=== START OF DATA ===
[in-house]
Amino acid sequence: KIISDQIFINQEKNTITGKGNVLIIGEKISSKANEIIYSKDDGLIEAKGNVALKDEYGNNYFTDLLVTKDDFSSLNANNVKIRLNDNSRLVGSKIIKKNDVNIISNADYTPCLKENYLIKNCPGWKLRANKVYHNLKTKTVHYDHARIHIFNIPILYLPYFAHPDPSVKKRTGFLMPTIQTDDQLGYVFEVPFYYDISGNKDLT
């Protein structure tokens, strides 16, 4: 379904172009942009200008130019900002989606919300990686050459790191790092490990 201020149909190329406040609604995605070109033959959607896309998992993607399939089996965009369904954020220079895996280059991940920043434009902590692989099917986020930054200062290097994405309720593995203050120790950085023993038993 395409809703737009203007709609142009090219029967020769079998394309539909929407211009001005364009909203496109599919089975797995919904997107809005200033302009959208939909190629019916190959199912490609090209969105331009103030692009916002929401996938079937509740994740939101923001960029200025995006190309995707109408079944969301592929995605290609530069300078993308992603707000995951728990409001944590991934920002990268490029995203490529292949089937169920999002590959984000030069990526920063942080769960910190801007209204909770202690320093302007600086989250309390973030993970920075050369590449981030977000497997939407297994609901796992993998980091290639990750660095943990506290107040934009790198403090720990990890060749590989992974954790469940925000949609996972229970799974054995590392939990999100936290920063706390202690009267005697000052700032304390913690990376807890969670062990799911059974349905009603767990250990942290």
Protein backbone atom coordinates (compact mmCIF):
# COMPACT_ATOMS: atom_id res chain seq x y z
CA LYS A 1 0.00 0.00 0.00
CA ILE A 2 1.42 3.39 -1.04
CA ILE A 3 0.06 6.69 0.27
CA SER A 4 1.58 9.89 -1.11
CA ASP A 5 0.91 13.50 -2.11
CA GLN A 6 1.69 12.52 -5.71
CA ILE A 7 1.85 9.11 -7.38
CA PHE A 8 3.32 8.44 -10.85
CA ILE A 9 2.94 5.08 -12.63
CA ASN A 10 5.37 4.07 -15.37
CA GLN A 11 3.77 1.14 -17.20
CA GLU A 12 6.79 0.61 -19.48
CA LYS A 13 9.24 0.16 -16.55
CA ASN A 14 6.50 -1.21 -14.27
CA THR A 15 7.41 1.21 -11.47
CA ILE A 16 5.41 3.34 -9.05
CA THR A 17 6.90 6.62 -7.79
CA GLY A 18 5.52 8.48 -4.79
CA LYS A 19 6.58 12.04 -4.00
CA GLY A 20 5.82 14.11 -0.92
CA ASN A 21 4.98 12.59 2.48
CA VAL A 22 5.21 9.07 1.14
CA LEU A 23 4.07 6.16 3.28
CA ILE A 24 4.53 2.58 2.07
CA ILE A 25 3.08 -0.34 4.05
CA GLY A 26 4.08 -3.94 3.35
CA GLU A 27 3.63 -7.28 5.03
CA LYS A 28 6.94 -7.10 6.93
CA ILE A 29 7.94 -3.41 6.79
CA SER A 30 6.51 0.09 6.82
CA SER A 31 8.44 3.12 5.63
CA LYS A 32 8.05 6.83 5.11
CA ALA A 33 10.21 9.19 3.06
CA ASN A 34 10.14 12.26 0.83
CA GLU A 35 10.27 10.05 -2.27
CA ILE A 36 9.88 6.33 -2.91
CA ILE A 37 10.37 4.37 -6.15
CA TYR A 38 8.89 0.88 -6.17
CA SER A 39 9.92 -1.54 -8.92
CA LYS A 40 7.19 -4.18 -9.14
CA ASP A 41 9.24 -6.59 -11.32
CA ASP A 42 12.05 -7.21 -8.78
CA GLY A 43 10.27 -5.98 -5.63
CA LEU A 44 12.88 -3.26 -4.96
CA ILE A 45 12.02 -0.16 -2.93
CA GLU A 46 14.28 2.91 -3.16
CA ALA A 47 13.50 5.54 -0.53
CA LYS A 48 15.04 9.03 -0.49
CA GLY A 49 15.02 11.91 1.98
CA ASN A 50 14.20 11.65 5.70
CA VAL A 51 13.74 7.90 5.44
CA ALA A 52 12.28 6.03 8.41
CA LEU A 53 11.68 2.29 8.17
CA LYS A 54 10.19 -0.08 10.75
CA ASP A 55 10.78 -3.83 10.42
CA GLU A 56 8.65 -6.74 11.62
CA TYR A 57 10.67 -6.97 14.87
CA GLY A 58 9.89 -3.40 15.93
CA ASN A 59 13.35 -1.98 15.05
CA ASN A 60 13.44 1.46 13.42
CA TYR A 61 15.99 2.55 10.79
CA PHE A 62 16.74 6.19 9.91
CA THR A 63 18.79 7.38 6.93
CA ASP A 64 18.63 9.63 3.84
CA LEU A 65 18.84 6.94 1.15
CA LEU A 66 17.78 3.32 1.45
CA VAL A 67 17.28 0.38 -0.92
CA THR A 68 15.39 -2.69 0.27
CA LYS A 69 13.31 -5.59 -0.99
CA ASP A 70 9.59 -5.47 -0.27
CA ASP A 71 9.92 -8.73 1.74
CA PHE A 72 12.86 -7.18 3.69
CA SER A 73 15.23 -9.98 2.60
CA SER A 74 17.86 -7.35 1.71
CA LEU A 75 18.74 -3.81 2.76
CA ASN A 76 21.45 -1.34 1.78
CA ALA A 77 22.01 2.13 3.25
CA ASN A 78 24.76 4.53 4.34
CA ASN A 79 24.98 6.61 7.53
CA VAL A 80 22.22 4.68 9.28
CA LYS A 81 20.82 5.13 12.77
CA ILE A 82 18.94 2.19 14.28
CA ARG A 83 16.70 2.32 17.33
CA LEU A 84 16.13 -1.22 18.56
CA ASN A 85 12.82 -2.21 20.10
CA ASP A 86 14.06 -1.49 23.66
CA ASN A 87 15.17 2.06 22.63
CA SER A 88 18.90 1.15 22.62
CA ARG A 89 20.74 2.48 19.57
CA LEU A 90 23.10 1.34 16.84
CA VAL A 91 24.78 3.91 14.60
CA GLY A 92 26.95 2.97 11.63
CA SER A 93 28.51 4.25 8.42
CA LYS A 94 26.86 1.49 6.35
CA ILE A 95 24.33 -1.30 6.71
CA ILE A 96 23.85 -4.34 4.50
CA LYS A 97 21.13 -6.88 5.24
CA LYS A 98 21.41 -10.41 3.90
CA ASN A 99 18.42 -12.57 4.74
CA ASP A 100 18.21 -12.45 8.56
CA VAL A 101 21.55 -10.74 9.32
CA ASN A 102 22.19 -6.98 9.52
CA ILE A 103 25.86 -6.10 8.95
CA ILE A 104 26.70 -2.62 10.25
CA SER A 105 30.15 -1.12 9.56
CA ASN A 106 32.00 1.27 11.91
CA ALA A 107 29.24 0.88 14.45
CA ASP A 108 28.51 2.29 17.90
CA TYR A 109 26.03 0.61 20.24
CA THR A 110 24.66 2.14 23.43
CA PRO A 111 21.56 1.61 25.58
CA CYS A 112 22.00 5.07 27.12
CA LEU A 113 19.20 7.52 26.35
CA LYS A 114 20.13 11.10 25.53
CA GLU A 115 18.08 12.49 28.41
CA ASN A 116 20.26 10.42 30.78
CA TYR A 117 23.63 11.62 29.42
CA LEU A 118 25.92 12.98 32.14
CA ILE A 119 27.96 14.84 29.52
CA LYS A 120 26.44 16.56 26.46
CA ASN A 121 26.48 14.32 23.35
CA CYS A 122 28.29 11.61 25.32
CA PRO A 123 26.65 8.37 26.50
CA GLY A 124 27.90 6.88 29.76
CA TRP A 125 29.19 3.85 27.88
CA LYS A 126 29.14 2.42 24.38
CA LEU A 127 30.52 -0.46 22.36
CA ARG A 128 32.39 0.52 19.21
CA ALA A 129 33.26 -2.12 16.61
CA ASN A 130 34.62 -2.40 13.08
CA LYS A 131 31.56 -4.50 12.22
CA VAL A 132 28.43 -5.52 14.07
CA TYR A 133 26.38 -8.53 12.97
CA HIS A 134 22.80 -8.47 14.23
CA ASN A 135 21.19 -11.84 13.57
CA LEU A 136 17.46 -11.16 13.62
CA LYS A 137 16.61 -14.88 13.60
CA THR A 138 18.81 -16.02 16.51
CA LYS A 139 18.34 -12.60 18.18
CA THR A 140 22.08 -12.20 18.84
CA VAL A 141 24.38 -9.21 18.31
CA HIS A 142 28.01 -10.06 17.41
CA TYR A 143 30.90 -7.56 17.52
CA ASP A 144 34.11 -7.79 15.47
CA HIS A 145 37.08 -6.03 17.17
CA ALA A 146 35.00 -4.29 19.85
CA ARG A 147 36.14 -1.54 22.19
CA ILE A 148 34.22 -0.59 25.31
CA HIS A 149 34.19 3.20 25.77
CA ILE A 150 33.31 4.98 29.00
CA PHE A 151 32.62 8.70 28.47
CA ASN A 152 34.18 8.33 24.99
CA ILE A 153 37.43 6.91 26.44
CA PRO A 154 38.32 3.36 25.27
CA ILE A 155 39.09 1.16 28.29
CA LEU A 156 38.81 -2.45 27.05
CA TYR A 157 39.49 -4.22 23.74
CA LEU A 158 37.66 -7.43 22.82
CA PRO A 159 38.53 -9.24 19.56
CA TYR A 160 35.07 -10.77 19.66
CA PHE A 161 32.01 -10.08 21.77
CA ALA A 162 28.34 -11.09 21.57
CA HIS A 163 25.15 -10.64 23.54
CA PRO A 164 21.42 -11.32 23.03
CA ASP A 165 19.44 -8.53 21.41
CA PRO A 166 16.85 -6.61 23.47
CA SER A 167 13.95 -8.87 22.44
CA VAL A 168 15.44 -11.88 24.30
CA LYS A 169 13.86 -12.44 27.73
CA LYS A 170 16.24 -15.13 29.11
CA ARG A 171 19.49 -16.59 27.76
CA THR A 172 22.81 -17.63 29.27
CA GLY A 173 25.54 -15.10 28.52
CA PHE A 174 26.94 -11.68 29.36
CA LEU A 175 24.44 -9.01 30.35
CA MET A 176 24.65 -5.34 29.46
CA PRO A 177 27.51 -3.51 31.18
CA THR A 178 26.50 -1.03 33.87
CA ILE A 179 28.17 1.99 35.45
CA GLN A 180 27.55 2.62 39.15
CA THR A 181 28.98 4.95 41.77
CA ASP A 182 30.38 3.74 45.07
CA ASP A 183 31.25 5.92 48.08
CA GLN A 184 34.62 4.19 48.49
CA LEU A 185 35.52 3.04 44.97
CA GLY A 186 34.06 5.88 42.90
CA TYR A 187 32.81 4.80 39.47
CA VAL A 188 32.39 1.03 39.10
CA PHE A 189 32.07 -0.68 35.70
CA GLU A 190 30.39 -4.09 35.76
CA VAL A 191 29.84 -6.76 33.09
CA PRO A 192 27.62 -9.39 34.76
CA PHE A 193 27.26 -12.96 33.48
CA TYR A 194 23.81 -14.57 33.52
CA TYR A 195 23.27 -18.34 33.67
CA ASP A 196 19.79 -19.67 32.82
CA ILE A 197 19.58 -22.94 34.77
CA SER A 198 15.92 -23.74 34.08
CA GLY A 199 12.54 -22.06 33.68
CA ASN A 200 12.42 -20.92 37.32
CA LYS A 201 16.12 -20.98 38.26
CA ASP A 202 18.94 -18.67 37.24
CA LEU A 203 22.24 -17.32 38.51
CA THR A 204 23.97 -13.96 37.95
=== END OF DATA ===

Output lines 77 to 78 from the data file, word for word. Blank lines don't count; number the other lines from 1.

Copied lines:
CA PHE A 72 12.86 -7.18 3.69
CA SER A 73 15.23 -9.98 2.60